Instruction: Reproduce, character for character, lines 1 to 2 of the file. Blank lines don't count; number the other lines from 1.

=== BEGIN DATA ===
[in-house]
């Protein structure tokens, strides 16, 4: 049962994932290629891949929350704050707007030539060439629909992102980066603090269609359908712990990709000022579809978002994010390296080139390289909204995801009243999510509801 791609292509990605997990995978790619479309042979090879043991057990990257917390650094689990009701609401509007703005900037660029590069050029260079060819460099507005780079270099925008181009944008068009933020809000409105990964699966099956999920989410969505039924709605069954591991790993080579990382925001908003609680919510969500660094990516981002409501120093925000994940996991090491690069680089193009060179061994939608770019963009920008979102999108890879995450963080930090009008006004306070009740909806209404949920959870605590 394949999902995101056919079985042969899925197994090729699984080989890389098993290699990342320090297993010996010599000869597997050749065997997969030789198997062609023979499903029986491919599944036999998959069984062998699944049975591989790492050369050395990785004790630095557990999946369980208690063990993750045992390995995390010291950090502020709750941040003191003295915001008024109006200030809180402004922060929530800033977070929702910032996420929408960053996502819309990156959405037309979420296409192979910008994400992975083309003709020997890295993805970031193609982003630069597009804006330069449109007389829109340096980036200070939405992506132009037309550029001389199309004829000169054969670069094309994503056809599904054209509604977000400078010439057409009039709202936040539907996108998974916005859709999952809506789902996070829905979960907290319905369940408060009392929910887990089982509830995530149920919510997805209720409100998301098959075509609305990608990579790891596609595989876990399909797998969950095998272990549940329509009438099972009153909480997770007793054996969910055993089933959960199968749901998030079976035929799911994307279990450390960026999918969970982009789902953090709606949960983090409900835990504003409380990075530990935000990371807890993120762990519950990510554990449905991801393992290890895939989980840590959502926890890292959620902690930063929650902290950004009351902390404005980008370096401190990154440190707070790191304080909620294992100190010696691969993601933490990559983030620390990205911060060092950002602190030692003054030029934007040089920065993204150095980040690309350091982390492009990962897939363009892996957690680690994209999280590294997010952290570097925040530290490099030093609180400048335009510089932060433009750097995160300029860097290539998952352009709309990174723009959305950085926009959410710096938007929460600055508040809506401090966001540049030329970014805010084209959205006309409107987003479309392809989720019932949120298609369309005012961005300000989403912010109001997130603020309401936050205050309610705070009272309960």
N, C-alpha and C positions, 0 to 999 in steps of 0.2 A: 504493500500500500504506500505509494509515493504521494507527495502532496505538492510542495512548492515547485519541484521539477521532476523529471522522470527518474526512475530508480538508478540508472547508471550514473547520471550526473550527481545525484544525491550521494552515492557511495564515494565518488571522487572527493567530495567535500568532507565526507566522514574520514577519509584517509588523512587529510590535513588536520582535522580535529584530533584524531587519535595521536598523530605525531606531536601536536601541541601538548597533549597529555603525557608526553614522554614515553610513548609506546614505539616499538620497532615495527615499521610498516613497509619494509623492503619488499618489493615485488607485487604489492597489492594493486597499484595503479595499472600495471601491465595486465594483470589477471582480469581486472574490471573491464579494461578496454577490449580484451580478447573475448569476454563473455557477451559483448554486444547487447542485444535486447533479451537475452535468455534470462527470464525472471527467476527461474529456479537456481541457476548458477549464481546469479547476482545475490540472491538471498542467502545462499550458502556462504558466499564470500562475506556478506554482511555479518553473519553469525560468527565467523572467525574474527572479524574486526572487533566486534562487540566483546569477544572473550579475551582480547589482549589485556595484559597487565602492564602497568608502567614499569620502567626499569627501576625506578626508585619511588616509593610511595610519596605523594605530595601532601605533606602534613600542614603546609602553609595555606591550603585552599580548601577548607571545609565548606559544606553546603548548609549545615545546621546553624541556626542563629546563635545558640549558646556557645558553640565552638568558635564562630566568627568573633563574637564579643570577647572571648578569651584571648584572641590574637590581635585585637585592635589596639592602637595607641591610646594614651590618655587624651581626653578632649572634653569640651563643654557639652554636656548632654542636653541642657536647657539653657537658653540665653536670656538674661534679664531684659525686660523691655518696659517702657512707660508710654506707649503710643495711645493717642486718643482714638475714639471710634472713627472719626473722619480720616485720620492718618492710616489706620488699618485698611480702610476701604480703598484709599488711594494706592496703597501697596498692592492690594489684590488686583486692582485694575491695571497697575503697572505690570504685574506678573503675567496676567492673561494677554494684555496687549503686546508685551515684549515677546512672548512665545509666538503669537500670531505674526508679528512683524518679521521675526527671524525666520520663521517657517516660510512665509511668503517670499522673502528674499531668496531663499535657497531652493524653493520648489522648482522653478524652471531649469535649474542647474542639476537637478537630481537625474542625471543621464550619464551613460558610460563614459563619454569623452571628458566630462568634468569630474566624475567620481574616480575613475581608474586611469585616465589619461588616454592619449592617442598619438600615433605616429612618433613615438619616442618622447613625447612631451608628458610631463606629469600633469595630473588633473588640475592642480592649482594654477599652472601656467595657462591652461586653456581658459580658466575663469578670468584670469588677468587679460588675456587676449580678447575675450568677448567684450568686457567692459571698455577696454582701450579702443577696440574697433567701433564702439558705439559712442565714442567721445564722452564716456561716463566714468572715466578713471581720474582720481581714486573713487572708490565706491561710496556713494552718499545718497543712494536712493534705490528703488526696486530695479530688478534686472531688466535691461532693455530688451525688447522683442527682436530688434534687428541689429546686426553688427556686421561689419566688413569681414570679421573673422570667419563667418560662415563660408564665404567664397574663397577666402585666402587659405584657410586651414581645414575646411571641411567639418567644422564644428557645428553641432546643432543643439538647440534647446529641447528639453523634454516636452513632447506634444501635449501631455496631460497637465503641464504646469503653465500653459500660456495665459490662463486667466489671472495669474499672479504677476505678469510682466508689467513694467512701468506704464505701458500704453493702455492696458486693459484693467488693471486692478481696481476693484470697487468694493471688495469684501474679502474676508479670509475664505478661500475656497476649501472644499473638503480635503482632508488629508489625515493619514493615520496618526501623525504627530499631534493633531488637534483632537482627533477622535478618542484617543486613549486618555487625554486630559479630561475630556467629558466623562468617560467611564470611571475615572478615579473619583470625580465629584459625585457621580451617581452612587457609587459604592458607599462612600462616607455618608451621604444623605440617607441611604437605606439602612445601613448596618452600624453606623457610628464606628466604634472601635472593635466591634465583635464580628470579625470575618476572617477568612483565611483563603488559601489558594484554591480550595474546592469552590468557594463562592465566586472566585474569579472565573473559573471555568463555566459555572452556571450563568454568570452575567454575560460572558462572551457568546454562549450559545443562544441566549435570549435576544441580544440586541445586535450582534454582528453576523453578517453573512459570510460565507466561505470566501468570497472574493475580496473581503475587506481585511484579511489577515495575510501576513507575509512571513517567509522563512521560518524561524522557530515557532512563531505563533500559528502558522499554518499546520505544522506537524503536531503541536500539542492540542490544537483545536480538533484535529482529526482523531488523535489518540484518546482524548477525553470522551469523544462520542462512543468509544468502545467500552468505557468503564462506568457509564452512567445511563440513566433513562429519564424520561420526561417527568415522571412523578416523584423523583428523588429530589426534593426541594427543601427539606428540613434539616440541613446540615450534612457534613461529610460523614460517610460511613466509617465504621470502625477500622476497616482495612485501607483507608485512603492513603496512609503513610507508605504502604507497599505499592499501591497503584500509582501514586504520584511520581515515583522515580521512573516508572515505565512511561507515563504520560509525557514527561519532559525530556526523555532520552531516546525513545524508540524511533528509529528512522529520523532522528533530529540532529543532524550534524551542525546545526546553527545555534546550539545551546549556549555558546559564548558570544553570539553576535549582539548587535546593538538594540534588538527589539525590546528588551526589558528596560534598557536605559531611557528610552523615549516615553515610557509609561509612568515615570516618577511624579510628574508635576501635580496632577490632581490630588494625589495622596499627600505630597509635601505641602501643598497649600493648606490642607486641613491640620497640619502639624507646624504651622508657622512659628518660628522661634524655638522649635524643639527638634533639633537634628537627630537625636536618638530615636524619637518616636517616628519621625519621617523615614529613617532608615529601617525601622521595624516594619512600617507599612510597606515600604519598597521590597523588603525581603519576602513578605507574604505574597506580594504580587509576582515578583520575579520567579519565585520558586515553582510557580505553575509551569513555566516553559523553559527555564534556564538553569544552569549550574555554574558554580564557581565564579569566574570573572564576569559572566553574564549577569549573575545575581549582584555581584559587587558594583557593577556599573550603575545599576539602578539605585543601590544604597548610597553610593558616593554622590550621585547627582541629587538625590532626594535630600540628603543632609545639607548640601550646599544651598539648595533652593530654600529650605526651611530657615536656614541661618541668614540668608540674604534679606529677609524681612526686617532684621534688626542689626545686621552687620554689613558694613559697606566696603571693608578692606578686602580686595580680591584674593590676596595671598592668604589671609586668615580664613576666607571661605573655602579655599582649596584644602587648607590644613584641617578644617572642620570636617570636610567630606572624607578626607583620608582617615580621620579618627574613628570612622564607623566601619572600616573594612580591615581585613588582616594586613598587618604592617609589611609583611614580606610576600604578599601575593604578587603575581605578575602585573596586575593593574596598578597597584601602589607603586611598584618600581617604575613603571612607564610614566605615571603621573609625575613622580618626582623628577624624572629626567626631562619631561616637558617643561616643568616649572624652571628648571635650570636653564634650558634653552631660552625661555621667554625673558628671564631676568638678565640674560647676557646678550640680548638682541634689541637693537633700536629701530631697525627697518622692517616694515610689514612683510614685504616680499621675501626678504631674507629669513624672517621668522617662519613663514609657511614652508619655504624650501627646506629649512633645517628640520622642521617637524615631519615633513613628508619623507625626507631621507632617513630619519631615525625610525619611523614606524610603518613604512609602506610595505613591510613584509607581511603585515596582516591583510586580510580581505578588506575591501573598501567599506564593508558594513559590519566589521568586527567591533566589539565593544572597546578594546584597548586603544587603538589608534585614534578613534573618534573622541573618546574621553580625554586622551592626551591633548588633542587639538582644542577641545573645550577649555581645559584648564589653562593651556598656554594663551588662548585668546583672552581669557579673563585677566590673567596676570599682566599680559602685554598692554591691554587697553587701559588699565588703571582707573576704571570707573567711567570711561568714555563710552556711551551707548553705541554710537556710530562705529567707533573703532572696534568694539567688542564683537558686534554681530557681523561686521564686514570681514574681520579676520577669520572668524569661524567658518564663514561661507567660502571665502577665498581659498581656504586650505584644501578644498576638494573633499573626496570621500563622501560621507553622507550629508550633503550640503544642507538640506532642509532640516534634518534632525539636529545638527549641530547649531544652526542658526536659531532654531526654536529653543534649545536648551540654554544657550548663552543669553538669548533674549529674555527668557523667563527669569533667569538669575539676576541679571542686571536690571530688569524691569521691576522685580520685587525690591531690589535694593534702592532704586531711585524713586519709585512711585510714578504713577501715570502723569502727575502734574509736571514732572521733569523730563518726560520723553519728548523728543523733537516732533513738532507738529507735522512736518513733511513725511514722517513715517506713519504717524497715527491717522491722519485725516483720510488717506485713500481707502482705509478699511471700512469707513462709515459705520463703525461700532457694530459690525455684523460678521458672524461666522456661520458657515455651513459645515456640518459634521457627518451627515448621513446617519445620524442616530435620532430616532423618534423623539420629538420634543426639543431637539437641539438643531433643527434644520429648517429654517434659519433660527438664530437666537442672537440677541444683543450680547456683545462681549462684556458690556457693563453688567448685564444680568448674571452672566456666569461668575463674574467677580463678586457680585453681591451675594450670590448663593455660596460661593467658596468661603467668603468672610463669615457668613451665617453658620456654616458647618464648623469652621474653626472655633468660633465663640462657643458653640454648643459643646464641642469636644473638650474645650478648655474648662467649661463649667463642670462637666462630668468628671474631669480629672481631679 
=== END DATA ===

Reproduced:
[in-house]
């Protein structure tokens, strides 16, 4: 049962994932290629891949929350704050707007030539060439629909992102980066603090269609359908712990990709000022579809978002994010390296080139390289909204995801009243999510509801 791609292509990605997990995978790619479309042979090879043991057990990257917390650094689990009701609401509007703005900037660029590069050029260079060819460099507005780079270099925008181009944008068009933020809000409105990964699966099956999920989410969505039924709605069954591991790993080579990382925001908003609680919510969500660094990516981002409501120093925000994940996991090491690069680089193009060179061994939608770019963009920008979102999108890879995450963080930090009008006004306070009740909806209404949920959870605590 394949999902995101056919079985042969899925197994090729699984080989890389098993290699990342320090297993010996010599000869597997050749065997997969030789198997062609023979499903029986491919599944036999998959069984062998699944049975591989790492050369050395990785004790630095557990999946369980208690063990993750045992390995995390010291950090502020709750941040003191003295915001008024109006200030809180402004922060929530800033977070929702910032996420929408960053996502819309990156959405037309979420296409192979910008994400992975083309003709020997890295993805970031193609982003630069597009804006330069449109007389829109340096980036200070939405992506132009037309550029001389199309004829000169054969670069094309994503056809599904054209509604977000400078010439057409009039709202936040539907996108998974916005859709999952809506789902996070829905979960907290319905369940408060009392929910887990089982509830995530149920919510997805209720409100998301098959075509609305990608990579790891596609595989876990399909797998969950095998272990549940329509009438099972009153909480997770007793054996969910055993089933959960199968749901998030079976035929799911994307279990450390960026999918969970982009789902953090709606949960983090409900835990504003409380990075530990935000990371807890993120762990519950990510554990449905991801393992290890895939989980840590959502926890890292959620902690930063929650902290950004009351902390404005980008370096401190990154440190707070790191304080909620294992100190010696691969993601933490990559983030620390990205911060060092950002602190030692003054030029934007040089920065993204150095980040690309350091982390492009990962897939363009892996957690680690994209999280590294997010952290570097925040530290490099030093609180400048335009510089932060433009750097995160300029860097290539998952352009709309990174723009959305950085926009959410710096938007929460600055508040809506401090966001540049030329970014805010084209959205006309409107987003479309392809989720019932949120298609369309005012961005300000989403912010109001997130603020309401936050205050309610705070009272309960």